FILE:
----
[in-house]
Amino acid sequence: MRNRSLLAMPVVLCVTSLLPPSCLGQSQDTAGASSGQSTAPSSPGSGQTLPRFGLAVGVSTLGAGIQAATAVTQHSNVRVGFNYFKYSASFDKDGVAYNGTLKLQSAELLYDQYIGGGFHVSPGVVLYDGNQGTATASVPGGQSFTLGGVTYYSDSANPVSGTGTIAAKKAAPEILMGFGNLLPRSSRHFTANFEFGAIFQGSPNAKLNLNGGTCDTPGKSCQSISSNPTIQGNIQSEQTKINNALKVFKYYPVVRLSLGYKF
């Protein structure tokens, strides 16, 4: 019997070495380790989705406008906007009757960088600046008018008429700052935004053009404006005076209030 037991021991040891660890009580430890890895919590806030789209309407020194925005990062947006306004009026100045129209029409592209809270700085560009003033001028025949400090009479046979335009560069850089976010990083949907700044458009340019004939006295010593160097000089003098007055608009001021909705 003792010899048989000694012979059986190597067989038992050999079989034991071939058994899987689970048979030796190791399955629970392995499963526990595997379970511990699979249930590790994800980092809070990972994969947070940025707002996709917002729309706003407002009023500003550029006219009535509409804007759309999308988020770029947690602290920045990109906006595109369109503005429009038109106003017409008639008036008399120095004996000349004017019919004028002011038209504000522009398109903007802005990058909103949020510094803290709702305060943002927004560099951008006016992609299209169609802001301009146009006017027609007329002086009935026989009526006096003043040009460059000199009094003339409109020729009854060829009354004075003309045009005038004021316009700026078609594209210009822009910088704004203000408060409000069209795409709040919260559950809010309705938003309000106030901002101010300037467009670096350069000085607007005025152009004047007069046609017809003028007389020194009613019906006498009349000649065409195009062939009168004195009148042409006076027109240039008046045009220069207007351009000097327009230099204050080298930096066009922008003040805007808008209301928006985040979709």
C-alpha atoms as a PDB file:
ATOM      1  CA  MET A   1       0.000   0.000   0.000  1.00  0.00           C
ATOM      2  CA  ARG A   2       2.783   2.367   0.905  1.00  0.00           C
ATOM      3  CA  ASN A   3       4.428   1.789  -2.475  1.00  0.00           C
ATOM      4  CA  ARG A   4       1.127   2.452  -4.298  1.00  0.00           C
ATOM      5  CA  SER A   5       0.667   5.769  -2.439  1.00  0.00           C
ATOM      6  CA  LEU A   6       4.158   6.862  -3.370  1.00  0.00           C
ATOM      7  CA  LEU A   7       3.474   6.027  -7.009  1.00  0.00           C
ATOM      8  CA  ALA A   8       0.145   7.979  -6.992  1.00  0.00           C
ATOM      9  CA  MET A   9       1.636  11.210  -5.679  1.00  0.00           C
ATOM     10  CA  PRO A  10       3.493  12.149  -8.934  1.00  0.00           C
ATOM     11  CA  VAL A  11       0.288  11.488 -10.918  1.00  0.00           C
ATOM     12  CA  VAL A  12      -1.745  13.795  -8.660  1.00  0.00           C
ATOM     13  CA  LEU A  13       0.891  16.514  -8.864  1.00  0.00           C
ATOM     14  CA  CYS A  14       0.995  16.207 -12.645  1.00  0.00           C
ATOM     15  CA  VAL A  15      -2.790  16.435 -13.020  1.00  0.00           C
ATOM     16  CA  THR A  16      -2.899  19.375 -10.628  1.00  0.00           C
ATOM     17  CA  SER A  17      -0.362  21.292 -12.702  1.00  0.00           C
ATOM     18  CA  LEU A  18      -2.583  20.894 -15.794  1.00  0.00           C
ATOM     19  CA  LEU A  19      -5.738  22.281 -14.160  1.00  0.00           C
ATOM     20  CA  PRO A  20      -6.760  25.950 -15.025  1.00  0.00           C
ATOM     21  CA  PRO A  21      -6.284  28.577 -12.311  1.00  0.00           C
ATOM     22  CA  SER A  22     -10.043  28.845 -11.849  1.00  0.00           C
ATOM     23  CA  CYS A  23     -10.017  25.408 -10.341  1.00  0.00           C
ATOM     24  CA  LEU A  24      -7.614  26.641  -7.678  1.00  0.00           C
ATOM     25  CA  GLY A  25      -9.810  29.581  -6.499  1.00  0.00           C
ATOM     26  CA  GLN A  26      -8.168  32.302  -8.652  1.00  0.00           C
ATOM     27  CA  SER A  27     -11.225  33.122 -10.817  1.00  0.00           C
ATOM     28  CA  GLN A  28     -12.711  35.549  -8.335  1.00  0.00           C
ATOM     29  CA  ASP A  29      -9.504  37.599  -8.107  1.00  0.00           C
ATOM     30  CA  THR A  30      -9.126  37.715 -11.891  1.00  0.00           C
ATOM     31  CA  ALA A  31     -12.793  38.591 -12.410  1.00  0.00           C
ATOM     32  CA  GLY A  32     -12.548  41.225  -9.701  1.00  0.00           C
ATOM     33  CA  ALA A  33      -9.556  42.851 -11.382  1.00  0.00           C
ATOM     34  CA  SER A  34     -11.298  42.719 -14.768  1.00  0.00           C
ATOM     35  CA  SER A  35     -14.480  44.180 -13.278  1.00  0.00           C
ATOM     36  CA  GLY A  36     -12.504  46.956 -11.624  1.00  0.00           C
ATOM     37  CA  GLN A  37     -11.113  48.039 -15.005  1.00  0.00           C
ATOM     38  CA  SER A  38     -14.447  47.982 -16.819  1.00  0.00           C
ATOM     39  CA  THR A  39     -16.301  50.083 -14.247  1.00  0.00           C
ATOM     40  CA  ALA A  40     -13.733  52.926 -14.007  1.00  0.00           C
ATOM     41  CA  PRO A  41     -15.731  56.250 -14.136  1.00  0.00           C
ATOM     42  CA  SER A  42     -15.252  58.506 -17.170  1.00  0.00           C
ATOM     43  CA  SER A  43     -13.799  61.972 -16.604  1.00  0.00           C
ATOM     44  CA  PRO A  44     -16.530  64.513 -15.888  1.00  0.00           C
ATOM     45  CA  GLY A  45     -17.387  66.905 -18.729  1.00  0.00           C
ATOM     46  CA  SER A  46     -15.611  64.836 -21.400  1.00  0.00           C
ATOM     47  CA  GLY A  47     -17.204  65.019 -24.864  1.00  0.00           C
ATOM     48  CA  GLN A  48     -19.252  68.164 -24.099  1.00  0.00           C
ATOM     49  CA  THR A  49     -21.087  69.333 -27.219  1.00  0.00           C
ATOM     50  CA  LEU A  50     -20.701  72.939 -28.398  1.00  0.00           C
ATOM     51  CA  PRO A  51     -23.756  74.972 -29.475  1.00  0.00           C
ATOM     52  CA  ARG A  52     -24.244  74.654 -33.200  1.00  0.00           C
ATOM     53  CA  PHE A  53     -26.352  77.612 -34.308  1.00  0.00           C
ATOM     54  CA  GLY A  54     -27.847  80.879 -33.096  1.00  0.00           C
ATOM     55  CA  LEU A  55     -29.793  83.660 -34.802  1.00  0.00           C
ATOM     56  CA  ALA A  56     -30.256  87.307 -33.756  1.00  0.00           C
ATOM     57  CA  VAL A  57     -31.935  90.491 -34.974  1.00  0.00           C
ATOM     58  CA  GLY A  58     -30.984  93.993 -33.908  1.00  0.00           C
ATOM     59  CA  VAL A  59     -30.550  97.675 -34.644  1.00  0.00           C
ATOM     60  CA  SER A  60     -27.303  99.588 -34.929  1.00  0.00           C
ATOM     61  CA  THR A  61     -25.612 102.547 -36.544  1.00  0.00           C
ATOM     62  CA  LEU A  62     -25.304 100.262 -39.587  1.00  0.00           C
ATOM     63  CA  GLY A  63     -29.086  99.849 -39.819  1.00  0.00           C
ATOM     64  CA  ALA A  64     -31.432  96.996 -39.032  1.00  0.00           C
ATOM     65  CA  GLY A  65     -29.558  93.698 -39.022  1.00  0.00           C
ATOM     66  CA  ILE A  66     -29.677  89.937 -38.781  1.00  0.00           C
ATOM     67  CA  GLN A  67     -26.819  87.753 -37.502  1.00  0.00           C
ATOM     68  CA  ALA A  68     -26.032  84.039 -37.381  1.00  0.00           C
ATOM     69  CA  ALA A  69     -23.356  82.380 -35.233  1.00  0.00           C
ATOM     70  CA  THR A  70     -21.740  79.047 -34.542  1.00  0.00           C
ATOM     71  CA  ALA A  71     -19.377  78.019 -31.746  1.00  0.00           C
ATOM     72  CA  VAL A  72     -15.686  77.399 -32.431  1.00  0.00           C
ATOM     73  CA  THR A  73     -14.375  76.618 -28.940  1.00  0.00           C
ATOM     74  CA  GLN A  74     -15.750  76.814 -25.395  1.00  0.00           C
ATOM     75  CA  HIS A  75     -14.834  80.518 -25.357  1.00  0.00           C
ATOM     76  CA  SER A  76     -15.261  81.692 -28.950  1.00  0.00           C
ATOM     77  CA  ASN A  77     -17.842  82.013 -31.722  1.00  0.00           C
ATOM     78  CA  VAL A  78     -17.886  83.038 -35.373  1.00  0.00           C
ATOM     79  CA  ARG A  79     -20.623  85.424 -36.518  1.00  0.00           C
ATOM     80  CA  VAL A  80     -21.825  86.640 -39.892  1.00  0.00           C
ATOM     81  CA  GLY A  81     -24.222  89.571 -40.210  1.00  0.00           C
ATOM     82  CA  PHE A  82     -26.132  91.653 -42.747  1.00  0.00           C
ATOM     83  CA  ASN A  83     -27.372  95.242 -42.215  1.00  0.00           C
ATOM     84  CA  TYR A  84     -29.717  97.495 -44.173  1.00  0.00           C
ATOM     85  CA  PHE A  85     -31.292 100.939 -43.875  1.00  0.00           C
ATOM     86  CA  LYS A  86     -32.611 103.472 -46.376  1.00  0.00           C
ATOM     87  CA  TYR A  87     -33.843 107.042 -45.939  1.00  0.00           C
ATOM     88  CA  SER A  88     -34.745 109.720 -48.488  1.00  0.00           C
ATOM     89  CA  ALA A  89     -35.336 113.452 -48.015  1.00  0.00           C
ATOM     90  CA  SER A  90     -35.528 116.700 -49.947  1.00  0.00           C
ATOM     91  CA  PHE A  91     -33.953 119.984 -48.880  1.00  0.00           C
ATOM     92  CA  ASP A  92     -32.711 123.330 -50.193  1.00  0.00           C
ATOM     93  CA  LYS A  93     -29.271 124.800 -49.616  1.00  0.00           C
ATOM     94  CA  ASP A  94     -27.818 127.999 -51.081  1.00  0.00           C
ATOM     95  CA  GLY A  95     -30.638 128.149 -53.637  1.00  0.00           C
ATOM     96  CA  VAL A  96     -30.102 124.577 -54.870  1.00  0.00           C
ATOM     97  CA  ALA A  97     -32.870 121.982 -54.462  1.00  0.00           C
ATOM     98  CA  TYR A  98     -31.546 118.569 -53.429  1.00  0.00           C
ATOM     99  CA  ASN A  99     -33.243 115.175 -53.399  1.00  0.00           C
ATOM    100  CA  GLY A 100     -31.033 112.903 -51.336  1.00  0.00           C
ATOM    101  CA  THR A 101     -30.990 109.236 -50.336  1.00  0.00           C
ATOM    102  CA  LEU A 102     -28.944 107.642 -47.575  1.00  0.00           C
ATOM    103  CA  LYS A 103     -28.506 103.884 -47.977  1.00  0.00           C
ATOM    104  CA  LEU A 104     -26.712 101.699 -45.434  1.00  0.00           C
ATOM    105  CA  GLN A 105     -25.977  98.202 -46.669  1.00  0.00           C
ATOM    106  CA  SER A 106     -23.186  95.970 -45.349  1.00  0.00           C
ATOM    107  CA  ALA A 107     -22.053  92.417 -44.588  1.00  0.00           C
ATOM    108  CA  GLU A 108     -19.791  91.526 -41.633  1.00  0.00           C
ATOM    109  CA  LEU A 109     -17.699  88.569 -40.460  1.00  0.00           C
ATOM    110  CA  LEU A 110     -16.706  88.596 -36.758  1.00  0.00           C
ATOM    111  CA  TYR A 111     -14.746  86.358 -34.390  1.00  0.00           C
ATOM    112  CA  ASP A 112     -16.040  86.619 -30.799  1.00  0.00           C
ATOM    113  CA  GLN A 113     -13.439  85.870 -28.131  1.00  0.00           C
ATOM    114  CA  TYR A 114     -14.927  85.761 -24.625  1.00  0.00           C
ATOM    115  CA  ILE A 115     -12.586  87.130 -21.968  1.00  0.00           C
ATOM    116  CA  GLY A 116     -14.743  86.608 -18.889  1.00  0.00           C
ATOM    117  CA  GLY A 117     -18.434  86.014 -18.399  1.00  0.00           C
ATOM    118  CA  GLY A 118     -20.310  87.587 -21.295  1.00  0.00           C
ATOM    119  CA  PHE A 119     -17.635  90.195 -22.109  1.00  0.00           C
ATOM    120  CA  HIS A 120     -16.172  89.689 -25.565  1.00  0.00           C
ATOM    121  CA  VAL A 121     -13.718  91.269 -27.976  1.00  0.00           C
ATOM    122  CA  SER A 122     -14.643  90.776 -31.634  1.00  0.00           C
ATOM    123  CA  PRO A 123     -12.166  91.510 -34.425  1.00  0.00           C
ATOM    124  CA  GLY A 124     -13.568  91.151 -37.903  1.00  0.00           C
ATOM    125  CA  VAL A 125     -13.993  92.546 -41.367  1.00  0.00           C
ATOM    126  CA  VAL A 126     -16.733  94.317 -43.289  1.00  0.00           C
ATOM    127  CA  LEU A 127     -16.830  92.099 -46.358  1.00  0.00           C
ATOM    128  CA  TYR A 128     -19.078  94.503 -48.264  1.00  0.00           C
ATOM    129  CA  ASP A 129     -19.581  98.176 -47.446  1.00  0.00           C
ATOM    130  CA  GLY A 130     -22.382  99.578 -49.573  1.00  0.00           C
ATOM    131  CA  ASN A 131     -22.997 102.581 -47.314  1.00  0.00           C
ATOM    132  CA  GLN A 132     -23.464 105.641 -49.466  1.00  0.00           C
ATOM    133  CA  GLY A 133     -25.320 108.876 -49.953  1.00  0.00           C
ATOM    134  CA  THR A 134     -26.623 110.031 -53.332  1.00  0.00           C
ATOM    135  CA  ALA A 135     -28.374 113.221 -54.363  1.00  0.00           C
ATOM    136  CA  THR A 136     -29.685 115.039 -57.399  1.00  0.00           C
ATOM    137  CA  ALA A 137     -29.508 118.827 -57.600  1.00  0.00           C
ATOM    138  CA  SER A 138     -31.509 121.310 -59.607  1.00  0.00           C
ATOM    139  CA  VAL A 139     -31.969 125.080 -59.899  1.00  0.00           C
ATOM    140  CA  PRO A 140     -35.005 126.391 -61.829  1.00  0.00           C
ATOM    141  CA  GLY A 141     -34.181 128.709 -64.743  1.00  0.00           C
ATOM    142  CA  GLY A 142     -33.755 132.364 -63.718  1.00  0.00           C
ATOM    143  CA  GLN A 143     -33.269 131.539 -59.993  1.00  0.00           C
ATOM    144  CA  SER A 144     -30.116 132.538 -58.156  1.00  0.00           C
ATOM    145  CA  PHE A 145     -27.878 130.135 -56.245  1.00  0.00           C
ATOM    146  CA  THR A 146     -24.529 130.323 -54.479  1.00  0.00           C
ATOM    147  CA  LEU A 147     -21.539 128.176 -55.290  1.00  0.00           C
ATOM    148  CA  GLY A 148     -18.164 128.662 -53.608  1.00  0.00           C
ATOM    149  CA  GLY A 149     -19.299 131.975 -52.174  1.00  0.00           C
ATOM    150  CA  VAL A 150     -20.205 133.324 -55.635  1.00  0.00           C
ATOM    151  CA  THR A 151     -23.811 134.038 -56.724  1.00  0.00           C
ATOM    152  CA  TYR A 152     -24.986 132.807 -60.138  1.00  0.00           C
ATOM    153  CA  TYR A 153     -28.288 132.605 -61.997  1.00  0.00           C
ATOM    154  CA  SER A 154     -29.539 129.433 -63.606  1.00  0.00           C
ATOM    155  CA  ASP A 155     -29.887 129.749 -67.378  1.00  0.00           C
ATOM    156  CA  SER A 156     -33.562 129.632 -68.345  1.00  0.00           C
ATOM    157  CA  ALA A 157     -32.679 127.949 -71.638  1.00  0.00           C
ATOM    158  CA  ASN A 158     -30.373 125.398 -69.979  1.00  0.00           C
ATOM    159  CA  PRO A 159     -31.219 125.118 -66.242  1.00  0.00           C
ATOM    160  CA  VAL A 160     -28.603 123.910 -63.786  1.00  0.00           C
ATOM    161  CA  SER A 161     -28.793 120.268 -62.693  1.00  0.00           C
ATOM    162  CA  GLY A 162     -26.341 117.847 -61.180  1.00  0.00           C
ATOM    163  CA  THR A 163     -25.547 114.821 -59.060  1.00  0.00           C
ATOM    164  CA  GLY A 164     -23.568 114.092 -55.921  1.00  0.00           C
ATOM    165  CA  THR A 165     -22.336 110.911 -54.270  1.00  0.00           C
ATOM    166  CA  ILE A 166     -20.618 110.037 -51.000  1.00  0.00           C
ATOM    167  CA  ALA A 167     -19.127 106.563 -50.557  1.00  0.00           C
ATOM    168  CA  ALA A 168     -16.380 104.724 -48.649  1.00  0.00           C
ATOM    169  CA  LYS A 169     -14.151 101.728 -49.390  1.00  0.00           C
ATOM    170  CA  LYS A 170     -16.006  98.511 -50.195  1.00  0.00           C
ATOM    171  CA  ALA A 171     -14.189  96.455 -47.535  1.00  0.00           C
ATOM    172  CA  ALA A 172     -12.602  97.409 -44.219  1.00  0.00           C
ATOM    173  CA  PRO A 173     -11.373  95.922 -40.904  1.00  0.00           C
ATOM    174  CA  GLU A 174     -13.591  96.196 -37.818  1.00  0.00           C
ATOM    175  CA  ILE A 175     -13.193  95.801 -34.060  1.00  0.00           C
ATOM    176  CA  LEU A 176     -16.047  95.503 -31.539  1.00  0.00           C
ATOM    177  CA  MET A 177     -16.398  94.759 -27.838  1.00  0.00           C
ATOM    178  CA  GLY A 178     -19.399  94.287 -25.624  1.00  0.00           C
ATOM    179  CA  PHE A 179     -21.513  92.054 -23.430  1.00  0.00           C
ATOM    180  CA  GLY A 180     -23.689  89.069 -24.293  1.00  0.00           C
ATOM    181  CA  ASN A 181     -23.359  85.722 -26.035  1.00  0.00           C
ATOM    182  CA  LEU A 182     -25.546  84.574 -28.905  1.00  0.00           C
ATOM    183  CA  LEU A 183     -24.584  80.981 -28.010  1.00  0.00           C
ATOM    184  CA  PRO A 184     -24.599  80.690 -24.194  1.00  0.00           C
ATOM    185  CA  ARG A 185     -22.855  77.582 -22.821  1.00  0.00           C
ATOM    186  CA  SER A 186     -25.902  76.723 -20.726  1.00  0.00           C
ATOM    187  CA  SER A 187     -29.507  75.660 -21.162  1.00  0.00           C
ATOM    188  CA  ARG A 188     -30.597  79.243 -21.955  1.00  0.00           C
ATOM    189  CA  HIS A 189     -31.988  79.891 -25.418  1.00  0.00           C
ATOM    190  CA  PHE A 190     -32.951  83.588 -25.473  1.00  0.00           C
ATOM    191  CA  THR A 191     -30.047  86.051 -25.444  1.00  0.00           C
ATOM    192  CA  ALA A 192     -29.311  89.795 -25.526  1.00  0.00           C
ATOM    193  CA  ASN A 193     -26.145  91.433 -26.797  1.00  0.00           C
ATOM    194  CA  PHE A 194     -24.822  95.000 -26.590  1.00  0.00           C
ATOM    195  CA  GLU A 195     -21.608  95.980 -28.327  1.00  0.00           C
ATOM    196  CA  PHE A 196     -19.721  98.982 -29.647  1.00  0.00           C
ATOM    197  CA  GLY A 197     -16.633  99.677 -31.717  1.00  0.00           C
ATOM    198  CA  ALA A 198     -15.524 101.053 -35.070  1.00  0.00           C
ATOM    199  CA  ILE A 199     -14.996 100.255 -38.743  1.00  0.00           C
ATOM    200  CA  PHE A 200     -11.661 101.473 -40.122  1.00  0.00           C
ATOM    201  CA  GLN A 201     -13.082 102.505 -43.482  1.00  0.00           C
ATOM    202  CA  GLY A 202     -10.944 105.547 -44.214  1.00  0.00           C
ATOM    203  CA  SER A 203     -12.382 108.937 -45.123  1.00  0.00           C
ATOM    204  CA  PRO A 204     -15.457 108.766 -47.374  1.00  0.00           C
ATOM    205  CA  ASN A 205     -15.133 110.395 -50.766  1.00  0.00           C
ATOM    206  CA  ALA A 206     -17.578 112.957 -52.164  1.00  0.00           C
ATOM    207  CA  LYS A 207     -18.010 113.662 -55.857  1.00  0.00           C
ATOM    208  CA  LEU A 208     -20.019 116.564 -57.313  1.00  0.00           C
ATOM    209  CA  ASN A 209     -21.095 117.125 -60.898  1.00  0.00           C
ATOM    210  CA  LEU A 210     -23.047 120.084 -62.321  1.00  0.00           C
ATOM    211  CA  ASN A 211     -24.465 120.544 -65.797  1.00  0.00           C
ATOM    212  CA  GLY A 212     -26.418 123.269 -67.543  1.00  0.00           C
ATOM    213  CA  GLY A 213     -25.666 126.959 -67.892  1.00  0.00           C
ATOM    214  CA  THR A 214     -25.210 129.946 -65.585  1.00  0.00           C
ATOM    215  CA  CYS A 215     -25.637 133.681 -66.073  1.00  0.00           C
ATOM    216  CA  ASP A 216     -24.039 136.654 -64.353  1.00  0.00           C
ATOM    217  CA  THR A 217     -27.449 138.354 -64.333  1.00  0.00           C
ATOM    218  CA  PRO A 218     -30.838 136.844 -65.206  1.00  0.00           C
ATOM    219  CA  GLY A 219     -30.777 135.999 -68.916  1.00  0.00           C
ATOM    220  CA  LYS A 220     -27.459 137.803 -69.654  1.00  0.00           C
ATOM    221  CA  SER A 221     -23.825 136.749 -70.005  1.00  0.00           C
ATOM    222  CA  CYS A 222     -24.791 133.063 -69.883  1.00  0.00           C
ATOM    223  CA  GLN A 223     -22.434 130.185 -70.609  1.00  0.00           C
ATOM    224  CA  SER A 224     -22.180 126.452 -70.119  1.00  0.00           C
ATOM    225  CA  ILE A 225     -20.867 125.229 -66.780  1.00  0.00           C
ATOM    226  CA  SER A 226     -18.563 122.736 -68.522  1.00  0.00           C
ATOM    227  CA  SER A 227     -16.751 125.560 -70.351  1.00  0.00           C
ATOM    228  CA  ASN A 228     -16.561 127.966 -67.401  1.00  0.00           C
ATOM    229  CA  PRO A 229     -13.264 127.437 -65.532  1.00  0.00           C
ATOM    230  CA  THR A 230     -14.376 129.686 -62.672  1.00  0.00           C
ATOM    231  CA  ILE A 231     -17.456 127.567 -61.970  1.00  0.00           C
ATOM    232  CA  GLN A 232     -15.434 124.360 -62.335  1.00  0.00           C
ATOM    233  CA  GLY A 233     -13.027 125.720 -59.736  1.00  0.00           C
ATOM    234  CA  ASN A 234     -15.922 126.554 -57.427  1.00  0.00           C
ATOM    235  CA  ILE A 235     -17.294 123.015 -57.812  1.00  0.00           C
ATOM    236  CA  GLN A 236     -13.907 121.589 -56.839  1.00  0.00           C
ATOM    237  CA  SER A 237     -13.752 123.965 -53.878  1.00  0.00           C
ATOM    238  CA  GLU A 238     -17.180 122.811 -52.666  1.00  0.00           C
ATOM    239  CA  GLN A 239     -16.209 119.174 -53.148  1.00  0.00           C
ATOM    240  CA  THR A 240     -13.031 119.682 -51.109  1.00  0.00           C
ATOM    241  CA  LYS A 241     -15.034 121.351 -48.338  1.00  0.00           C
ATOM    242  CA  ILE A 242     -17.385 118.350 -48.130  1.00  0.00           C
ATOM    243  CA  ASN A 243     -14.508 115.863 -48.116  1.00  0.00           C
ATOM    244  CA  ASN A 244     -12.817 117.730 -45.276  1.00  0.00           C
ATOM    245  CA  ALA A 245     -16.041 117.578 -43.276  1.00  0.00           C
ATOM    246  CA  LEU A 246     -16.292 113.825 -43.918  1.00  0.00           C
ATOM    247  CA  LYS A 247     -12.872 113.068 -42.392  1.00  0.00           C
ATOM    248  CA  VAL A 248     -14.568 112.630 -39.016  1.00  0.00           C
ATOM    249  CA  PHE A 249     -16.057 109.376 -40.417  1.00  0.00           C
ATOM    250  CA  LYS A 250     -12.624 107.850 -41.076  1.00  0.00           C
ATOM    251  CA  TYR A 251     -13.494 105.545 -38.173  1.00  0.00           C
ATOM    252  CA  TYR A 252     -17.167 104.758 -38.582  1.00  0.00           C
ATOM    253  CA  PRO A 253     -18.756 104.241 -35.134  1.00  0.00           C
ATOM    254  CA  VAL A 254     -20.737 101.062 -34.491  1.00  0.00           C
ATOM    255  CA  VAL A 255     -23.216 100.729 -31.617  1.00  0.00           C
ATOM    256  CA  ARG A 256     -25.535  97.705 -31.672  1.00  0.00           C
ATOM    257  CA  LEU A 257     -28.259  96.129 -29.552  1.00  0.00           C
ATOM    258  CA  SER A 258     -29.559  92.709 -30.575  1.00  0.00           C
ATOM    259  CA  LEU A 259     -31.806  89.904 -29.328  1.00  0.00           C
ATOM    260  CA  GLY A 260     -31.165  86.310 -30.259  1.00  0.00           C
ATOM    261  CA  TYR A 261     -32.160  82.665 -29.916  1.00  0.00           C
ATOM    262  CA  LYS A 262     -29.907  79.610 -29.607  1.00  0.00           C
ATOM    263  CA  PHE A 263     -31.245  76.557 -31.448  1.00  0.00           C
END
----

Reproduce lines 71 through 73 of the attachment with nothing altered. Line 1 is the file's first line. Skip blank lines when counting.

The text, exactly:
ATOM     67  CA  GLN A  67     -26.819  87.753 -37.502  1.00  0.00           C
ATOM     68  CA  ALA A  68     -26.032  84.039 -37.381  1.00  0.00           C
ATOM     69  CA  ALA A  69     -23.356  82.380 -35.233  1.00  0.00           C